The opinion of the court was delivered by: PARKER
BARRINGTON D. PARKER, District Judge:
In this proceeding, the Court is called upon to review an administrative decision rendered by the Arizona State Office of the Bureau of Land Management ("Arizona Office"), and affirmed as modified by the Department of the Interior's Board of Land Appeals ("BLA") in Santa Fe Pacific Railroad Company, 72 IBLA 197 (April 19, 1983). In the administrative proceedings below, plaintiff Santa Fe Pacific Railroad Company ("Santa Fe") claimed that it was entitled to receive a patent to certain land conveyed by a railroad land grant statute, Act of July 27, 1866, ch. 278, 14 Stat. 292. Santa Fe sought the patent on behalf of plaintiff Perrin Properties, Inc., the subsequent purchaser of the rights in question. The BLA rejected the railroad's application for a patent of railroad indemnity land filed pursuant to the savings clause provision of section 321(b) of the Transportation Act of 1940, Pub.L. 76-785, ch. 722, 54 Stat. 898, 954 (codified as amended at 49 U.S.C. § 10721).
The sole question presented is whether the BLA was correct in concluding that the plaintiffs' right to a patent of the land was subject to recordation under the Act of August 5, 1955, Pub.L. 84-247, ch. 573, 69 Stat. 534.
It is undisputed that the plaintiffs did not record their interests under this Act, and the parties agree that other material facts are not in dispute. The matter is presented to the Court on cross motions for summary judgment. For the reasons set out below, the Court concludes that the plaintiffs' rights to the patent were extinguished because the railroad failed to comply with the provisions of the 1955 Act. Accordingly, the defendant's motion for summary judgment is granted, and the plaintiffs' complaint is dismissed with prejudice.
Three congressional statutes are relevant to the resolution of this case. The first, the Act of July 27, 1866, ch. 278, 14 Stat. 292 ("1866 Act"), was one of numerous railroad land grant statutes enacted by Congress in order to aid the construction of a transcontinental railroad system. This railroad construction was designed to promote the development of the West in the period following the Civil War. In view of this intent, the 1866 Act incorporated the Atlantic and Pacific Railroad Company ("A & P"), gave the Company a right of way through certain public land, and granted the railroad the right to select every odd-numbered section of public land within forty miles of either side of the projected railroad line. The area within these boundaries was known as the "place" limits of the grant. In addition, the Act granted A & P the right to select sufficient lands to counter any deficiency in the "place" limits which might arise from other dispositions of the property. This property could be selected from an additional ten-mile strip of land on either side of the place limits, known as the "indemnity" limits of the grant.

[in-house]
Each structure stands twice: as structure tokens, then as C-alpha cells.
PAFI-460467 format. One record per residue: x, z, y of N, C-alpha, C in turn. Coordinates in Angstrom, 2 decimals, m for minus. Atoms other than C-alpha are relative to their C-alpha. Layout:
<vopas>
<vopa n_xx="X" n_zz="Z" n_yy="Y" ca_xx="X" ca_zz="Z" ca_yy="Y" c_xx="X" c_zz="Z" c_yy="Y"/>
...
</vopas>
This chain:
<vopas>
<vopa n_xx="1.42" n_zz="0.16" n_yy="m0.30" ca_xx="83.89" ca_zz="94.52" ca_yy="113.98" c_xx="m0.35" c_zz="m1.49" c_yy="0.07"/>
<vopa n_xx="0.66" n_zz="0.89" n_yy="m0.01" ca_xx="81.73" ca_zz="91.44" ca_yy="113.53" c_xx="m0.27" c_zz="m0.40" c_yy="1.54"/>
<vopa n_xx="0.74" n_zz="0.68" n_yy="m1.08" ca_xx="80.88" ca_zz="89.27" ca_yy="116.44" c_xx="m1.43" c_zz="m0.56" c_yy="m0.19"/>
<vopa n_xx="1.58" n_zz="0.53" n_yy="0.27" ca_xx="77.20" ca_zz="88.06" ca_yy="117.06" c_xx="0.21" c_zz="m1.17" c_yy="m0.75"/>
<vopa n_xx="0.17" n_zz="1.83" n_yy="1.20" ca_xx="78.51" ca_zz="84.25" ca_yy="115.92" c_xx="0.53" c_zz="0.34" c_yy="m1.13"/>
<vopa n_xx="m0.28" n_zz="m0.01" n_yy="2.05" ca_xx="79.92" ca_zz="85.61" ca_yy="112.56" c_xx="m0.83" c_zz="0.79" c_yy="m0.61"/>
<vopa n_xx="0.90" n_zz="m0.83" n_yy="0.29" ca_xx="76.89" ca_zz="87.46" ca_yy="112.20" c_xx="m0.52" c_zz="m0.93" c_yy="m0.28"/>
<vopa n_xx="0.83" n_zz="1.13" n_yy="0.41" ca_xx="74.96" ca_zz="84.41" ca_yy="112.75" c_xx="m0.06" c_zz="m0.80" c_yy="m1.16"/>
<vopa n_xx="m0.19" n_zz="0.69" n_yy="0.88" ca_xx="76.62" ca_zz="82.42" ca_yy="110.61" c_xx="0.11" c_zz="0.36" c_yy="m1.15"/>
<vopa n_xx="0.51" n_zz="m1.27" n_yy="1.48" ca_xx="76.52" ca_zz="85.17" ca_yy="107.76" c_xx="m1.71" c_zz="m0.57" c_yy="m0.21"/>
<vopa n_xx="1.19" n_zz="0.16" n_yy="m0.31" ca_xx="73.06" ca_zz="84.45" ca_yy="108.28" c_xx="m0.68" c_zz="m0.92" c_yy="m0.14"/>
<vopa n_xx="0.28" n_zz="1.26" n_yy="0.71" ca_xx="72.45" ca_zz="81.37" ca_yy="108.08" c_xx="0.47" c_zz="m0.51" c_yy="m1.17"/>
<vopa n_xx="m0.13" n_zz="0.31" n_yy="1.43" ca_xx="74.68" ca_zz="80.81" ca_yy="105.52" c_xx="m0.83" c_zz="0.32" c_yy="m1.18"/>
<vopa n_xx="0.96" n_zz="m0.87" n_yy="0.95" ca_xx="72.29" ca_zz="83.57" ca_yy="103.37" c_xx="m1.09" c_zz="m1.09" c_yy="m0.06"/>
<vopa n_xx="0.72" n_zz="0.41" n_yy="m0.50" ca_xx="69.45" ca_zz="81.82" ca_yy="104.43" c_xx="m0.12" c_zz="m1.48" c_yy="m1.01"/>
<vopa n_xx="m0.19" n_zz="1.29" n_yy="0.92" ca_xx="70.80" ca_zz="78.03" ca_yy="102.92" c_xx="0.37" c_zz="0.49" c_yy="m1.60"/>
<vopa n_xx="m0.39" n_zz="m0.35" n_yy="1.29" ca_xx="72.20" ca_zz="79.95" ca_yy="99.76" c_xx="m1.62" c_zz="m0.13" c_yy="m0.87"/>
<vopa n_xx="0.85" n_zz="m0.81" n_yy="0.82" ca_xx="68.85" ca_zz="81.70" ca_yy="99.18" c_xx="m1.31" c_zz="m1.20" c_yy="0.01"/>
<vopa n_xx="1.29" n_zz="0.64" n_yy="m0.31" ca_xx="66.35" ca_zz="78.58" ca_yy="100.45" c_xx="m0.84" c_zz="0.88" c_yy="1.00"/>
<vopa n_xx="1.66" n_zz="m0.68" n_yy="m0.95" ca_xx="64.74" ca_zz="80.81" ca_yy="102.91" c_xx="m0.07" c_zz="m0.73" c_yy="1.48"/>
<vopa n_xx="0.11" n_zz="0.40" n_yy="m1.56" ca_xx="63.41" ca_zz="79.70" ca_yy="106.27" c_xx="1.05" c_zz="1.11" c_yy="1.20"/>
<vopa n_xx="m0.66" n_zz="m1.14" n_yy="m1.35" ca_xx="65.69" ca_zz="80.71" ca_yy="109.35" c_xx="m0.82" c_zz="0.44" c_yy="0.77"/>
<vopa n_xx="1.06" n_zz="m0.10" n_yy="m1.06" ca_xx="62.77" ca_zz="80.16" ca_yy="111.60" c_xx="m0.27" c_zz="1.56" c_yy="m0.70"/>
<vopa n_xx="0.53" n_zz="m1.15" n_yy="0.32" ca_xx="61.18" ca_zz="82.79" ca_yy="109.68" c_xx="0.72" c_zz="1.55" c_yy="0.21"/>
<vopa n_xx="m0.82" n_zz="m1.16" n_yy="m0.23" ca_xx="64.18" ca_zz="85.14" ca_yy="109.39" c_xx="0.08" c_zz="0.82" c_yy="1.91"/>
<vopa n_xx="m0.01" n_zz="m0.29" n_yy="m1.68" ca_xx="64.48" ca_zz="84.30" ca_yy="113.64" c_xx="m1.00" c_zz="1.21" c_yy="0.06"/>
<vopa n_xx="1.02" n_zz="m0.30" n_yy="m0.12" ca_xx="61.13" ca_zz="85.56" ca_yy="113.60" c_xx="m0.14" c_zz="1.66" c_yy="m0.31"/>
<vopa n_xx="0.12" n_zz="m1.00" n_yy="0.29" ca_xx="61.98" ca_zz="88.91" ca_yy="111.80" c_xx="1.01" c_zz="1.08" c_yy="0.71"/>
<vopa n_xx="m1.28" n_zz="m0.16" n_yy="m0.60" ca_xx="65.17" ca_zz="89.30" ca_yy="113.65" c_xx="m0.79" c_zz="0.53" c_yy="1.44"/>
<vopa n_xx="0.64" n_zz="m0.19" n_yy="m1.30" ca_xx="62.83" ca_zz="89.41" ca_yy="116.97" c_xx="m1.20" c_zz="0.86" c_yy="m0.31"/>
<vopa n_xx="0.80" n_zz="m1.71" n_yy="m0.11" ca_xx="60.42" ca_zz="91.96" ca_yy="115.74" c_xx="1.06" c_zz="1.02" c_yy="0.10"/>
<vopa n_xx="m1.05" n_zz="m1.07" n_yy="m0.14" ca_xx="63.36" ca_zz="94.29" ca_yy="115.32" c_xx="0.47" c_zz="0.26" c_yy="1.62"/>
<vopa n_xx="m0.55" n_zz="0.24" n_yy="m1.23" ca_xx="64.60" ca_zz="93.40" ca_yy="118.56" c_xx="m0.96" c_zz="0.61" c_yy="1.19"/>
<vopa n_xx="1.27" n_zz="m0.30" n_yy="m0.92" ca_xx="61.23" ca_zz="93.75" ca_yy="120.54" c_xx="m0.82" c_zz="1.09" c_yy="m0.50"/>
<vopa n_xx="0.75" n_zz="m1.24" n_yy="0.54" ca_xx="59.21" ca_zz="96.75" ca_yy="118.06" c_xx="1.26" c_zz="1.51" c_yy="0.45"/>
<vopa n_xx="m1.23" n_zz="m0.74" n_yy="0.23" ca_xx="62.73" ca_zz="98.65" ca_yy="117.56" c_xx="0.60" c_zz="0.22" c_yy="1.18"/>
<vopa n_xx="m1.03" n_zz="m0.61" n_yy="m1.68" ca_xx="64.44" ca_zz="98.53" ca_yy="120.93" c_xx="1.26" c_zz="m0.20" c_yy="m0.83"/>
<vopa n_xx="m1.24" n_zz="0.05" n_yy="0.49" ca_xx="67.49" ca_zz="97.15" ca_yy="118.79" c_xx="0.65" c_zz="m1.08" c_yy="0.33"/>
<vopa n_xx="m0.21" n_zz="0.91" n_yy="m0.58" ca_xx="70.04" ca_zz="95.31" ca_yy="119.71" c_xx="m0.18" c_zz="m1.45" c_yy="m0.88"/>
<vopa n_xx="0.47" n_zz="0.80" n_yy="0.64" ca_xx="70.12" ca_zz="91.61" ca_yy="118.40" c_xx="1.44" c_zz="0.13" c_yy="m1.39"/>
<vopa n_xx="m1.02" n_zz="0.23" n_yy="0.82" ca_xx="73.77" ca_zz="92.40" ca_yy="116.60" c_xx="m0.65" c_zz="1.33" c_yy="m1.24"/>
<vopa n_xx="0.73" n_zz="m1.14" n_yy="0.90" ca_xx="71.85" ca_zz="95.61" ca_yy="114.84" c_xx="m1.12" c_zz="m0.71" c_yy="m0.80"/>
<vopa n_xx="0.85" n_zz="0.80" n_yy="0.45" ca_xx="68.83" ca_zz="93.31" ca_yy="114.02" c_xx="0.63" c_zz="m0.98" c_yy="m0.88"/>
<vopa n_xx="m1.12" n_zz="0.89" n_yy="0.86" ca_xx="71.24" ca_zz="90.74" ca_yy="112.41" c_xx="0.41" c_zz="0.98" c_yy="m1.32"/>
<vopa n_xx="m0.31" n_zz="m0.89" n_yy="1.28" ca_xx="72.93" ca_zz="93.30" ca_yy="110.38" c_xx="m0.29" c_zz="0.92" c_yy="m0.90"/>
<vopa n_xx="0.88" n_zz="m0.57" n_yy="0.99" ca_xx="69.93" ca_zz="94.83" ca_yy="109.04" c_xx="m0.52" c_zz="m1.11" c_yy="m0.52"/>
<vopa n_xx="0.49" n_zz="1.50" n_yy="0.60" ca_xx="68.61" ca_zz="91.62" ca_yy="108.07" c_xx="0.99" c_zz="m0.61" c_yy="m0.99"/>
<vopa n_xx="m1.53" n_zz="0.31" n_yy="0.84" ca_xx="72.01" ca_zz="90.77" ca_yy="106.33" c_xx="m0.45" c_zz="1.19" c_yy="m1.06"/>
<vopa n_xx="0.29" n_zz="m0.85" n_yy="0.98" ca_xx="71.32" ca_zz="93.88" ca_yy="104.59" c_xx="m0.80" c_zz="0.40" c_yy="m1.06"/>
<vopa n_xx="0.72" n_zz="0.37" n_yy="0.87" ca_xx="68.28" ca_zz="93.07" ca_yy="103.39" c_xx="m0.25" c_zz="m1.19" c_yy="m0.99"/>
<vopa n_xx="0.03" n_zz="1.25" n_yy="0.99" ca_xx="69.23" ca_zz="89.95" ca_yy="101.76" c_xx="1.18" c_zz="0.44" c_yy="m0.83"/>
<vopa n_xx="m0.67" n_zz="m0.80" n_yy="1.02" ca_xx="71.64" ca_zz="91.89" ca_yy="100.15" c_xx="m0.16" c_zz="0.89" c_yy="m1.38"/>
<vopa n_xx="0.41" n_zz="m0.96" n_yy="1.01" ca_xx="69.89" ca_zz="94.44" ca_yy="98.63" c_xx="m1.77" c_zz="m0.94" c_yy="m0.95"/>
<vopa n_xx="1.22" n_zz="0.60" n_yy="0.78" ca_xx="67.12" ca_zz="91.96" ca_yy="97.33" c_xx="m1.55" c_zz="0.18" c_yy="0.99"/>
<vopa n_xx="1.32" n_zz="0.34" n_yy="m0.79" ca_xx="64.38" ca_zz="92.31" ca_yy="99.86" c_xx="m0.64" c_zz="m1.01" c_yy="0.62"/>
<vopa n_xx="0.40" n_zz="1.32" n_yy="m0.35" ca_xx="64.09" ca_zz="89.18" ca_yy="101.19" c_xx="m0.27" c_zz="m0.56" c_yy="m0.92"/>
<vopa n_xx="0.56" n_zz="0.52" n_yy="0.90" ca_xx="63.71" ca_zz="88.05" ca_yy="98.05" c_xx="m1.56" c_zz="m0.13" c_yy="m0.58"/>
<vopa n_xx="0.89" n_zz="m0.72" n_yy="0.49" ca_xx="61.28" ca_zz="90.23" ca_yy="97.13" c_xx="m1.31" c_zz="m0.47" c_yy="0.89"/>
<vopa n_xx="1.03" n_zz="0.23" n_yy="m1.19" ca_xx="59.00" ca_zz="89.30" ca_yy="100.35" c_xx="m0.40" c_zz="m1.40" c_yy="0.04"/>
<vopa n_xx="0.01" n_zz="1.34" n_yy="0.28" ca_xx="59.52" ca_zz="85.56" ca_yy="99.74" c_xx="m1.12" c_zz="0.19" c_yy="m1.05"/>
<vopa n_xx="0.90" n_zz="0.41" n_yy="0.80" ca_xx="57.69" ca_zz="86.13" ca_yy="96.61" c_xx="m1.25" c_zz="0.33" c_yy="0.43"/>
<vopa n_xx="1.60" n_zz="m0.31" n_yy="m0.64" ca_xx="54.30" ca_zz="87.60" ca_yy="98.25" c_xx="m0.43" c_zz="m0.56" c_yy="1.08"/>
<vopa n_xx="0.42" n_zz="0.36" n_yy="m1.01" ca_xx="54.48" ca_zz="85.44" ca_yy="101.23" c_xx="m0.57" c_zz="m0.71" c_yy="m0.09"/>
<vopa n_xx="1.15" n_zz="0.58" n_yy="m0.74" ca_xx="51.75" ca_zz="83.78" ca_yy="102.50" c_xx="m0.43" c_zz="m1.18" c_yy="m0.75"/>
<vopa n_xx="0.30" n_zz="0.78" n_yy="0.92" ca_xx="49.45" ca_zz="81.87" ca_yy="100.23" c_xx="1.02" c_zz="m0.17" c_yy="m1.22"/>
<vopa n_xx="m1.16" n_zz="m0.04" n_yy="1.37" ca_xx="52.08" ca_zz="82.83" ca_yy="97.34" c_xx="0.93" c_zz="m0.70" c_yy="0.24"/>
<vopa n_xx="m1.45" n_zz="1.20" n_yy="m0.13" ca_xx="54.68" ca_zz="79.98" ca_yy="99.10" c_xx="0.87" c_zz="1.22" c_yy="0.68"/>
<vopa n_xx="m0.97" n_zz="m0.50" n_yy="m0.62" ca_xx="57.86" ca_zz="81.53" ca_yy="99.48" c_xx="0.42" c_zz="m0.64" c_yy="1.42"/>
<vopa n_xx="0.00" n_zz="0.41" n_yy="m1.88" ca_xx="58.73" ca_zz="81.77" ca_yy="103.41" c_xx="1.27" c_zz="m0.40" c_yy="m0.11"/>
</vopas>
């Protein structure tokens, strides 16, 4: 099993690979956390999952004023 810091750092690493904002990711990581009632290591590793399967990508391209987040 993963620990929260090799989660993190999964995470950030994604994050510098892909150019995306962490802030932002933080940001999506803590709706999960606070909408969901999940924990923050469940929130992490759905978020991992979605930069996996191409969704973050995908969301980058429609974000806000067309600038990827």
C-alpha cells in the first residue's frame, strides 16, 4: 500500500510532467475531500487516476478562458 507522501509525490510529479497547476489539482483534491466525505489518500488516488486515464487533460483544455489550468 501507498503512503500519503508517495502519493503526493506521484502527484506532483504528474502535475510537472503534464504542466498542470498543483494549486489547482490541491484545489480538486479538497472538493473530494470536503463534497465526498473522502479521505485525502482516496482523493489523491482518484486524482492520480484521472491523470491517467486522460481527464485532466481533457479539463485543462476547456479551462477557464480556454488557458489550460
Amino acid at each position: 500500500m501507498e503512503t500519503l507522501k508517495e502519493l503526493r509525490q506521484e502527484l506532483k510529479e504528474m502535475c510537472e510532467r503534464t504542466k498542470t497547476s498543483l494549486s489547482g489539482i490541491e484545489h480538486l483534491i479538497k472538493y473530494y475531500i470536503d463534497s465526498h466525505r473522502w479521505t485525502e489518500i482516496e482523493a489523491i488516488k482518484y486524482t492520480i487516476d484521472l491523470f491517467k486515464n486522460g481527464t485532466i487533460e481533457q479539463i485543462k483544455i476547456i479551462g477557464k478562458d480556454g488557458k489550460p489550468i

In 1887, A & P filed an indemnity selection for 1,244,160 acres of land under the 1866 Act. The railroad's claim was rejected at that time because the requested land was not surveyed. A & P later conveyed its interests in the indemnity lands to Lilo and Robert Perrin in October 1896. In 1935, the Perrins subsequently transferred their interests to the plaintiff Perrin Properties, Inc. It is undisputed that plaintiff Santa Fe Pacific Railroad Company ("Santa Fe"), as the successor in interest to A & P, is entitled to assert any rights conveyed to Perrin Properties which arise from the 1866 Act.
After these events, Congress passed the Transportation Act of 1940, Pub.L. 76-785, ch. 722, 54 Stat. 898, which gave rate benefits to certain railroads in exchange for their release of land claims against the United States. The Transportation Act also included a savings clause which provided that land previously sold to innocent purchasers for value could be excluded from the terms of the release. 54 Stat. 898, 954. In accordance with this provision, Santa Fe executed a release which exempted the land which it had sold to innocent purchasers for value prior to September 18, 1940. Santa Fe also filed a list of these exempt transfers, including the transfer to the Perrins. The Secretary of the Interior accepted the release and the accompanying list on March 1, 1941.